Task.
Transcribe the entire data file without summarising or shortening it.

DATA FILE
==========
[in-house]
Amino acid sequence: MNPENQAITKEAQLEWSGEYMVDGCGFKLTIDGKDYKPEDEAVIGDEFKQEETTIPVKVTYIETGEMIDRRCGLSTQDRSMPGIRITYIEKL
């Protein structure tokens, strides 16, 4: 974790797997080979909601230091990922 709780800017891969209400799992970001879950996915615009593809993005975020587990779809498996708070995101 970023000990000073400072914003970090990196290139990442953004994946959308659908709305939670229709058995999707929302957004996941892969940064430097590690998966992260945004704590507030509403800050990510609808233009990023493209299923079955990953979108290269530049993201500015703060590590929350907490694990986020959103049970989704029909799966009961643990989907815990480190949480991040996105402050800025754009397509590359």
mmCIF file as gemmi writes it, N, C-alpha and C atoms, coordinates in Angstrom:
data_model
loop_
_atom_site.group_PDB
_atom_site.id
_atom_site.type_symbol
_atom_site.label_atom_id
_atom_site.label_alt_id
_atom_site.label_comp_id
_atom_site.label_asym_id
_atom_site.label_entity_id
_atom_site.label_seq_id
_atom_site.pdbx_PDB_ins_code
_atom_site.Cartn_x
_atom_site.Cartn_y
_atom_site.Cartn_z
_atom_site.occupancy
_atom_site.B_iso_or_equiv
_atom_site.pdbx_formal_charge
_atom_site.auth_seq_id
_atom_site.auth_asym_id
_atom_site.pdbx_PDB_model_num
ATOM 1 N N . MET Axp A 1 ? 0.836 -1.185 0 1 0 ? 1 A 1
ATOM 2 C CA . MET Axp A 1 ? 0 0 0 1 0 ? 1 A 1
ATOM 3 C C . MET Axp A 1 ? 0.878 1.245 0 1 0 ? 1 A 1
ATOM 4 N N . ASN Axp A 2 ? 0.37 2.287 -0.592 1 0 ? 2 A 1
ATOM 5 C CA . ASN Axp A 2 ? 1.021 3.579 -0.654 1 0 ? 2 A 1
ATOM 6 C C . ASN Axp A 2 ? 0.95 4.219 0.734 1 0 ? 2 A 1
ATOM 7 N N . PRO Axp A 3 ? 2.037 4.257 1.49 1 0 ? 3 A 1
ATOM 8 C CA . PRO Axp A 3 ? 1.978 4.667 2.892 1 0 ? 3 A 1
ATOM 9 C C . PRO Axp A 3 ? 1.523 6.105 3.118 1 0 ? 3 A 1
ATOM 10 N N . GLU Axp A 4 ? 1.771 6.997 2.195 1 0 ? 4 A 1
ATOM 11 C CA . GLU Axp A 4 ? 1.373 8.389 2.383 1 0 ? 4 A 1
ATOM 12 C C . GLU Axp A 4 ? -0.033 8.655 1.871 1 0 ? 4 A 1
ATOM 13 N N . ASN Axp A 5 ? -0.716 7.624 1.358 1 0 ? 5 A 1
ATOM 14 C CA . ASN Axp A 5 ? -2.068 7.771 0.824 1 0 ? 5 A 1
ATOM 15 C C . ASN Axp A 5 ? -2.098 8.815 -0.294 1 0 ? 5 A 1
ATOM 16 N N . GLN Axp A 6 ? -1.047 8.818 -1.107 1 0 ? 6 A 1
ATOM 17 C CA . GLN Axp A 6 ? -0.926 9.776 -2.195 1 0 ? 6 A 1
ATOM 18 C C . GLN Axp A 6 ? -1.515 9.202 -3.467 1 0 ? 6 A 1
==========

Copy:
[in-house]
Amino acid sequence: MNPENQAITKEAQLEWSGEYMVDGCGFKLTIDGKDYKPEDEAVIGDEFKQEETTIPVKVTYIETGEMIDRRCGLSTQDRSMPGIRITYIEKL
């Protein structure tokens, strides 16, 4: 974790797997080979909601230091990922 709780800017891969209400799992970001879950996915615009593809993005975020587990779809498996708070995101 970023000990000073400072914003970090990196290139990442953004994946959308659908709305939670229709058995999707929302957004996941892969940064430097590690998966992260945004704590507030509403800050990510609808233009990023493209299923079955990953979108290269530049993201500015703060590590929350907490694990986020959103049970989704029909799966009961643990989907815990480190949480991040996105402050800025754009397509590359």
mmCIF file as gemmi writes it, N, C-alpha and C atoms, coordinates in Angstrom:
data_model
loop_
_atom_site.group_PDB
_atom_site.id
_atom_site.type_symbol
_atom_site.label_atom_id
_atom_site.label_alt_id
_atom_site.label_comp_id
_atom_site.label_asym_id
_atom_site.label_entity_id
_atom_site.label_seq_id
_atom_site.pdbx_PDB_ins_code
_atom_site.Cartn_x
_atom_site.Cartn_y
_atom_site.Cartn_z
_atom_site.occupancy
_atom_site.B_iso_or_equiv
_atom_site.pdbx_formal_charge
_atom_site.auth_seq_id
_atom_site.auth_asym_id
_atom_site.pdbx_PDB_model_num
ATOM 1 N N . MET Axp A 1 ? 0.836 -1.185 0 1 0 ? 1 A 1
ATOM 2 C CA . MET Axp A 1 ? 0 0 0 1 0 ? 1 A 1
ATOM 3 C C . MET Axp A 1 ? 0.878 1.245 0 1 0 ? 1 A 1
ATOM 4 N N . ASN Axp A 2 ? 0.37 2.287 -0.592 1 0 ? 2 A 1
ATOM 5 C CA . ASN Axp A 2 ? 1.021 3.579 -0.654 1 0 ? 2 A 1
ATOM 6 C C . ASN Axp A 2 ? 0.95 4.219 0.734 1 0 ? 2 A 1
ATOM 7 N N . PRO Axp A 3 ? 2.037 4.257 1.49 1 0 ? 3 A 1
ATOM 8 C CA . PRO Axp A 3 ? 1.978 4.667 2.892 1 0 ? 3 A 1
ATOM 9 C C . PRO Axp A 3 ? 1.523 6.105 3.118 1 0 ? 3 A 1
ATOM 10 N N . GLU Axp A 4 ? 1.771 6.997 2.195 1 0 ? 4 A 1
ATOM 11 C CA . GLU Axp A 4 ? 1.373 8.389 2.383 1 0 ? 4 A 1
ATOM 12 C C . GLU Axp A 4 ? -0.033 8.655 1.871 1 0 ? 4 A 1
ATOM 13 N N . ASN Axp A 5 ? -0.716 7.624 1.358 1 0 ? 5 A 1
ATOM 14 C CA . ASN Axp A 5 ? -2.068 7.771 0.824 1 0 ? 5 A 1
ATOM 15 C C . ASN Axp A 5 ? -2.098 8.815 -0.294 1 0 ? 5 A 1
ATOM 16 N N . GLN Axp A 6 ? -1.047 8.818 -1.107 1 0 ? 6 A 1
ATOM 17 C CA . GLN Axp A 6 ? -0.926 9.776 -2.195 1 0 ? 6 A 1
ATOM 18 C C . GLN Axp A 6 ? -1.515 9.202 -3.467 1 0 ? 6 A 1